BALKAN MCO 2011 - D. Jovanovic - Diagnostic procedures, staging and surgery of lung cancer Presentation Transcript
Diagnostic procedures, Staging and Surgery of Lung Cancer Balkan Masterclass in Clinical Oncology 11-15 May 2011 Dubrovnik, Croatia Dragana Jovanovic Clinical Hospital of Pulmonology Clinical Centre of Serbia Belgrade
Symptoms and signs of lung cancer Recognising the symptoms and signs of lung cancer is an important first step in establishing the diagnosis Provides information on disease stage and prognosis. By the time lung cancer causes symptoms and signs, the patient often has advanced disease that is beyond cure. When they do occur, are often nonspecific, causing further delay in diagnosis
Symptoms and signs of lung cancer 1) growth of the primary tumour 2) intrathoracic metastasis of the tumour 3) extrathoracic metastasis 4) paraneoplastic syndromes 5) constitutional effects of cancer Most frequent: - Cough ± hemoptysis - Different degree of dyspnoea - Pain of different intensity - Loss of appetite and body weight loss - Fatigue
Symptoms and signs of the primary tumour
Cough -the most common symptom, in up to 75% of pts
Haemoptysis in up to 35% of patients
Recurrent or unresolved pneumonia
Dyspnoea in up to 60% of patients , wheeze and stridor
Localization of lung cancer central peripheral Atelectasis of right lung Atelectasis of left upper lobe
Symptoms and signs of intrathoracic metastasis Superior vena cava obstruction Pancoast’stumour and Horner’s syndrome Recurrent laryngeal nerve palsy Phrenic nerve palsy Dysphagia Cardiac involvement Chest wall invasion Pleural disease
Symptoms and signs of intrathoracic metastasis Superior vena caval obstruction SVCSis due to the compression or invasion of vena cava with tumor mass and intraluminal thrombus, presents with oedema and plethora of the face, dilated veins on the neck, upper torso and arms, with headache and cerebral oedema. SVCS is a poor prognostic factor.
Symptoms and signs of intrathoracic metastasis Pancoast tumour (superior sulcus tumour)
Early stage is without respiratory symptoms.
Tumour rising posteriorly in the apex of the upper
lobes near the brachial plexus, causing arm and shoulder pain and muscle atrophy
Destruction ofthe I & II ribs and/or vertebral body.
Horner’s Sy: involvement of the sympathetic chain
tumour causing unilateral enophthalmos, ptosis, miosis and anhydrosis of the face.
Symptoms and signs of extrathoracic metastasis Supraclavicular lymph nodes Liver · Brain and Spinal cord · Bone Skin Coeliac lymph nodes… Adrenal glands Symptoms and signs that predict extrathoracic metastasis ACCP 2007
Chest radiographs remain the first line of imaging investigation usually
CT offers great anatomic detail, e.g. relationship of the tumour to the fissures (which may determine the type of resection), to mediastinal structures, or to the pleura and chest wall. Carefulness to exclude a patient from surgery based on CT criteria alone
Magnetic resonance (MRI) imaging for the assessment of superior sulcus tumours, relation to vascular structures…
Imaging of (Non small cell) Lung Cancer PET–CT scanning has a NPV for N3 disease, which is equal to that of gold standard mediastinoscopy.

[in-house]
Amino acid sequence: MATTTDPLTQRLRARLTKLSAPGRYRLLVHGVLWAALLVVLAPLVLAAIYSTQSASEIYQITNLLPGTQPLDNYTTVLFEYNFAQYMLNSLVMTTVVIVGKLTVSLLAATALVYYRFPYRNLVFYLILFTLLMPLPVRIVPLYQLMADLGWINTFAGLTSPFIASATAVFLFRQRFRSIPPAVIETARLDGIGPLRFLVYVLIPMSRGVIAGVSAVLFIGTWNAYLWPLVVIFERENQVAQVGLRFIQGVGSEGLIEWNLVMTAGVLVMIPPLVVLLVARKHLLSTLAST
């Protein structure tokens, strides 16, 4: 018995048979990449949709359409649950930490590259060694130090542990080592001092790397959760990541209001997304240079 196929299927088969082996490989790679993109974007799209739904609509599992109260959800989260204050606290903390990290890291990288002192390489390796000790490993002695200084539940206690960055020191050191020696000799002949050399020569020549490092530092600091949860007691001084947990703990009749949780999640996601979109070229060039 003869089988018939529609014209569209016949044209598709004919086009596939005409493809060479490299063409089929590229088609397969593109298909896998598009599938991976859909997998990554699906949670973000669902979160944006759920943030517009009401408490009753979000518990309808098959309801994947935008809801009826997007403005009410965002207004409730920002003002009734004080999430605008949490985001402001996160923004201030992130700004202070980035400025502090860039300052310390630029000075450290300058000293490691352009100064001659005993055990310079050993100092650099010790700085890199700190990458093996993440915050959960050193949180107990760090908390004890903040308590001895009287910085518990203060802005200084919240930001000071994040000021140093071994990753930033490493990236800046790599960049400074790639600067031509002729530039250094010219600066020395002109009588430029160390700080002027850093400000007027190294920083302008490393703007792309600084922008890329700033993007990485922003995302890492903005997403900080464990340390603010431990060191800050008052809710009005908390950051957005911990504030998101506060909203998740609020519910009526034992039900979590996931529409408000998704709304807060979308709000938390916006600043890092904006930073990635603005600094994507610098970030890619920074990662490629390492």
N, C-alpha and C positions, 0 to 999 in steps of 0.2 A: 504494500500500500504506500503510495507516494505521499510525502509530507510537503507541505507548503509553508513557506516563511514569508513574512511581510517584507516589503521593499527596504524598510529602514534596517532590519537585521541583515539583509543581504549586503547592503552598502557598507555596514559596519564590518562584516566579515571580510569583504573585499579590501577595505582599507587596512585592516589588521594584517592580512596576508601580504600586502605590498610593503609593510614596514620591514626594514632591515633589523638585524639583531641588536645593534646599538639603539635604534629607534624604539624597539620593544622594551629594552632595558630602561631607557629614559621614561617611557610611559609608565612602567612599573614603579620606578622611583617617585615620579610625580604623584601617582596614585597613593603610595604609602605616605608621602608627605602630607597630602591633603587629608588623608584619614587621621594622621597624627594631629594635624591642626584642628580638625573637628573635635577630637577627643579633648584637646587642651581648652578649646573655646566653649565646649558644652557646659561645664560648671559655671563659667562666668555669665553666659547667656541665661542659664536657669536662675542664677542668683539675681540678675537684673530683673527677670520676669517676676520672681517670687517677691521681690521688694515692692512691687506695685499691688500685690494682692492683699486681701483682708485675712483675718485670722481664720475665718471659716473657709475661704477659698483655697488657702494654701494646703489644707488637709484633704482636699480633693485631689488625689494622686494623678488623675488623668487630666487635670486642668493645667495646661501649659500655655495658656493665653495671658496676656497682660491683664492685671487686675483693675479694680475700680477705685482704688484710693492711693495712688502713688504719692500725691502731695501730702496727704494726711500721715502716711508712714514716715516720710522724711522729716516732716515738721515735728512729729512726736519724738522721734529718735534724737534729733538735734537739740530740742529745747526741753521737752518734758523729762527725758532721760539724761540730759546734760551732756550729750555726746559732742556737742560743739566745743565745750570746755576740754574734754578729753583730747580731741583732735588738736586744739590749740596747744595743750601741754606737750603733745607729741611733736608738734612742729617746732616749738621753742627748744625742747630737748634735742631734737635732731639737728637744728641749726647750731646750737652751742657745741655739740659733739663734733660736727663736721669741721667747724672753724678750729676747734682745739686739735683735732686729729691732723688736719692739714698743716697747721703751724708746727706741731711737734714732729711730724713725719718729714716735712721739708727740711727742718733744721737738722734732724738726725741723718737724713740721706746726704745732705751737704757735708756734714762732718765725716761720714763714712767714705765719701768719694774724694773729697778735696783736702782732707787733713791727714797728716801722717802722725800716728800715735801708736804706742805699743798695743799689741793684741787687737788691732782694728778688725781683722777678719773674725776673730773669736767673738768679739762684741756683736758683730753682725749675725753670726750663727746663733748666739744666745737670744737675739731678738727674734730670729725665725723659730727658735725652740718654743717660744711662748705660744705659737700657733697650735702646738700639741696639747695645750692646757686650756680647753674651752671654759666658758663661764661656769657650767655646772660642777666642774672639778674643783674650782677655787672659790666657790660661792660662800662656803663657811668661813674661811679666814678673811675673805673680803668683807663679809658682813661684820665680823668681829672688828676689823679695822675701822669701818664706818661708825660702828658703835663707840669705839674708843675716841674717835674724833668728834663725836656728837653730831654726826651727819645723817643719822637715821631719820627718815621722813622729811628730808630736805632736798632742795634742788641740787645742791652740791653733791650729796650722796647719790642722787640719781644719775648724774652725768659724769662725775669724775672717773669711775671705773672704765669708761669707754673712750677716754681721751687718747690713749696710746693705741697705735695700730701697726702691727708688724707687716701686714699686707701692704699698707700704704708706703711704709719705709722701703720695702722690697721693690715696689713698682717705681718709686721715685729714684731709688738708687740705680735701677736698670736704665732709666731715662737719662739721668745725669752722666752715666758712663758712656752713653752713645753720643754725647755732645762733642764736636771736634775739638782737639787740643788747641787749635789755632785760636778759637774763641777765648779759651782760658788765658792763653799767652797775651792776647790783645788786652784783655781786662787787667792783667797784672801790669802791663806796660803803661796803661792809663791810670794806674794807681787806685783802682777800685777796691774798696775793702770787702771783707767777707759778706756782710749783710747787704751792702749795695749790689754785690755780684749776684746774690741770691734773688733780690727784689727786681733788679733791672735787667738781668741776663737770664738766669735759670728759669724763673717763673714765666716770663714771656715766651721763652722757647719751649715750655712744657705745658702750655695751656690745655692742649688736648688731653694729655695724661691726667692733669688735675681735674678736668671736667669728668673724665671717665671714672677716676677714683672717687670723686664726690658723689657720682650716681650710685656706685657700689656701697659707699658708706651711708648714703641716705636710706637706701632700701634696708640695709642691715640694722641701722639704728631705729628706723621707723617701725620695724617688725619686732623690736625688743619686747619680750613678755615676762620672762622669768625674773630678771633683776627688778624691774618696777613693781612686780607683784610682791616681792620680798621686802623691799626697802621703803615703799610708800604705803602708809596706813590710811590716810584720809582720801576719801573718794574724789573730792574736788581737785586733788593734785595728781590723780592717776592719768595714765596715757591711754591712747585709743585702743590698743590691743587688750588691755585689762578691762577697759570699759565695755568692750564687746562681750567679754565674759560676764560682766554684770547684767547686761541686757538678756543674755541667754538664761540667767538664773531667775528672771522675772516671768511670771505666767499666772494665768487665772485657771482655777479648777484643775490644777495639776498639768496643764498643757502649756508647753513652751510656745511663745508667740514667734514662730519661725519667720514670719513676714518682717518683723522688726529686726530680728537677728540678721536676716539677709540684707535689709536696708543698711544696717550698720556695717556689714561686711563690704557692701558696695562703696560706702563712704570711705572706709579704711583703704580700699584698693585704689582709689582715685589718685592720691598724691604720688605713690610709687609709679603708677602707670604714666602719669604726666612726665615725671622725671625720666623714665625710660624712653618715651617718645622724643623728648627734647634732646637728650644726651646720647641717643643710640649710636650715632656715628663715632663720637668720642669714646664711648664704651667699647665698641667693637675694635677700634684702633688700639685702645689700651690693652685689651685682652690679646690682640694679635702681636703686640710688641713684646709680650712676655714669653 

MEDIASTINAL LYMPH NODES STAGING
PET-CT False-negativePET findings: little FDG avidity of the primary tumour, presence of a central tumour or of centrally located N1 nodes, both of which may obscure nearby existing mediastinal LN mts. False-positive findings - FDG uptake is not tumour specific, and can be found in all active tissues with high glucose metabolism, in particular inflammation. Clinically relevant FDG-avid mediastinal LNs should always be examined with the most appropriate tissue sampling technique.
Invasive diagnostic proceduresCommon sites for tissue sampling A tissue diagnosis of lung cancer is crucial to differentiate nonsmall cell lung cancer (NSCLC) from small cell lung cancer.
Invasive diagnostic proceduresA) Endoscopy Bronchoscopy remains a standard in patients with intra-thoracic disease, routinely performed, provides important diagnostic as well as staging information. Evaluation of the endobronchial extension of the tu, which can be decisive for the extent of resection or for RT planning. Autofluorescence bronchoscopy aids in the diagnosis of pre-invasive lesions and early lung cancers,
A) Endoscopy Conventional or blind transbronchial needle aspiration – TBNA - Enlarged LNs on CT Endoscopic ultrasonography: EUS–FNA and EBUS–TBNA improved accuracy of endoscopic mediastinal LN sampling techniques. Suboptimal NPV 60% to 80%, requires a confirmatory surgical staging procedure in the case of a nonmalignant NA. EUS–FNA - preferred for staging of inferior mediastinal LNs
Invasive diagnostic procedures Endobronchial and endoscopic ultrasound have become established for the mediastinal staging of NSCLC. Surgical biopsy and mediastinoscopy are still considered to be gold standard investigations: Cervical mediastinoscopy - for staging the upper mediastinal LNs in early stage I/II LC Anterior mediastinotomy aortopulmonary window and para-aortic LNs (5,6) Video-assisted thoracic surgery (VATS) - useful add-on to cervical mediastinoscopy - reaches inferior mediastinal nodes